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I "thought" I had a thick skin when it came to the topic on homeschooling my children. Well I need some guidance to keeping my words from being hurtful to those that are anti-homeschooling.

 

With my own family they weren't supportive in the beginning. They then saw first hand that my kids were being "fed" the proper education and stopped questioning our decision.

 

 

We're moving across the U.S. near dh's family. They are anti-homeschooling BIG time. My dh's sister homeschooled her kids for about 2-3 years and they never let up and she eventually put her kids into public school because they were so crude! I'm easily offended and tend to take everything personal! My dh's family has commented many times that once we get moved they will help us with putting our kids into "a school that they need". I've made it very clear that they WILL NOT being going to public school. All my kids love being home & say as much. i told her they prefer to be home and her comment was, "I'll change that". His aunt is the one I am so near & dear too so maybe that's why I'm taking this so hard because she was a public school teacher. She feels my kids need to experience first hand the "real life" experiences that a public school offers, they need to be socialized, and they need to learn from someone other than me. I stood my ground on the phone with her and told her I will win this battle since its mine to fight and not hers. She laughed and said, "we'll see". Inside I'm doing this.... !!!!!AHHHHH!!!! How do you suggest I process this? My dh says he's got my back, until he notices the kids aren't dong well....but what that really means is... He'll be supportive until his family push enough. It was hard enough fighting to homeschool without his support the first 4 years! Now I have his support and my in-laws are going to cause that more stress on the entire situation. Ugh!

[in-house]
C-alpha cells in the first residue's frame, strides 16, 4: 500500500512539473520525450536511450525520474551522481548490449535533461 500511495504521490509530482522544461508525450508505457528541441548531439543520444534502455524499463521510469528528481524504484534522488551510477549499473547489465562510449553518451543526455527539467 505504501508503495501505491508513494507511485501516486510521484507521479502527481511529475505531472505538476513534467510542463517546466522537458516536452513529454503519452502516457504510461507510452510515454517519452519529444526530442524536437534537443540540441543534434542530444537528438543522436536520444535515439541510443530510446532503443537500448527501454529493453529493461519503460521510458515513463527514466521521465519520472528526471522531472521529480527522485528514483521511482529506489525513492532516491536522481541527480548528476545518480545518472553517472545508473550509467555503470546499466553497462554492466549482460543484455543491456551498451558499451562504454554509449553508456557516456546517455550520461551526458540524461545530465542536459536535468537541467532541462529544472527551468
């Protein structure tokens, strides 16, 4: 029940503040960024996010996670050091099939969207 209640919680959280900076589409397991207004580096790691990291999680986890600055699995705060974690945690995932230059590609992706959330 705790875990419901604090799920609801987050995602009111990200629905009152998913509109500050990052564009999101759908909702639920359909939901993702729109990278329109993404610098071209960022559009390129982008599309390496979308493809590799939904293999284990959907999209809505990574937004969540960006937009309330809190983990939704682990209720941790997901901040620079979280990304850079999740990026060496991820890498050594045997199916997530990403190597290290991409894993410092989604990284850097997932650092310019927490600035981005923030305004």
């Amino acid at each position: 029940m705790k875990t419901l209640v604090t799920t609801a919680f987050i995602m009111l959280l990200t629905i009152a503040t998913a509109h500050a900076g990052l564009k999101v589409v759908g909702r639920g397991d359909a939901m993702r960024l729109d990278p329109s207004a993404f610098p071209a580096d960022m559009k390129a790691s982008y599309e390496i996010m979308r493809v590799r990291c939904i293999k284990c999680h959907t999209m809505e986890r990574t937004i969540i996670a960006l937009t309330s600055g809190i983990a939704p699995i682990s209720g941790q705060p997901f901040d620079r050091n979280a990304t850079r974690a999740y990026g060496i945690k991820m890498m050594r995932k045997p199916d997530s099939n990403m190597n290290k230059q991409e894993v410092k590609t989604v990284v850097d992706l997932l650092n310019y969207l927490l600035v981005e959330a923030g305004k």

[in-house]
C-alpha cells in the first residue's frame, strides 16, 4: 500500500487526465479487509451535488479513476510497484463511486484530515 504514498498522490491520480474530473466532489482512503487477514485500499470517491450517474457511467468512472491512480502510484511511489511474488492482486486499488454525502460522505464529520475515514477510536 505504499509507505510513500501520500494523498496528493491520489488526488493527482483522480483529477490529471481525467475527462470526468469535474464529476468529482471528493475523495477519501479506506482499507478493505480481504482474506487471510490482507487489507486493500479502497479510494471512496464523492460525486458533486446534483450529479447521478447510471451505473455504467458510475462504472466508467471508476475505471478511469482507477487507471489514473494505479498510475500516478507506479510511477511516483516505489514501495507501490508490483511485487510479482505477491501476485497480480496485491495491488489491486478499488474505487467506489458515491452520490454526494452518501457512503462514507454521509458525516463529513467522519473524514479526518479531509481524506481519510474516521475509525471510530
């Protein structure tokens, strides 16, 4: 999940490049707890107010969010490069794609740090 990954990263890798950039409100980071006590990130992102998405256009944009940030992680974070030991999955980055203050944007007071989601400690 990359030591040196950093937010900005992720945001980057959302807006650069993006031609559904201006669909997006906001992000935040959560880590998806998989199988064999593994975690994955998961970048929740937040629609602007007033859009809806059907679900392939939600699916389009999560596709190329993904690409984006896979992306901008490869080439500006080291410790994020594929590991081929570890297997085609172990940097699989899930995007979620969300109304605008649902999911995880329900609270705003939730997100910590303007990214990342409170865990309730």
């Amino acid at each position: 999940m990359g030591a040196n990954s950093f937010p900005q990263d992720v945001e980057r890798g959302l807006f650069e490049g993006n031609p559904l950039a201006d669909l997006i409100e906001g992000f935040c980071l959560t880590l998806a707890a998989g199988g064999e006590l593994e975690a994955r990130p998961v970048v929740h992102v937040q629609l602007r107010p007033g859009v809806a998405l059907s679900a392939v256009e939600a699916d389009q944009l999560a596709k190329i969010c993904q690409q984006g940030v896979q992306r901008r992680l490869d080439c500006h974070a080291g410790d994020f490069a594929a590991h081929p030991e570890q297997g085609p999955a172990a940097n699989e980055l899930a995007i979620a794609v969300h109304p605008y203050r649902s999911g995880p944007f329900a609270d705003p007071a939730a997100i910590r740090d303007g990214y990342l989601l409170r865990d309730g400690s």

His aunt said her worries are also with the scores she saw years ago when she was administering homeschool kids test scores. I told her that is insulting since she doesn't even know our kids or our homeschooling environment.

 

I know in the end I will win this and I'll be confident AGAIN! But this was a complete & utter blow to my homeschooling mom hat that I wore so proudly and confident. I know I should just ignore it and follow through my plan....but how can I shut them up. I know that sounds awful! My own advice would be, "proof in the pudding".

 

Let's not forget I'll have his grandparents in my fanny too! Ugh! And his cousins and well....EVERYONE!

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you need to erect and be firm about boundaries. homeschool/educaiton simply will not be a subject open for discussion. agree to disagree - subject closed. if they persist, change subject, hang up the phone, leave, say good-bye, tell them you'll talk to them later. You're not going to change their mind. they think they have the upperhand because the other homeschooler in your dh's family caved and put her kids in school.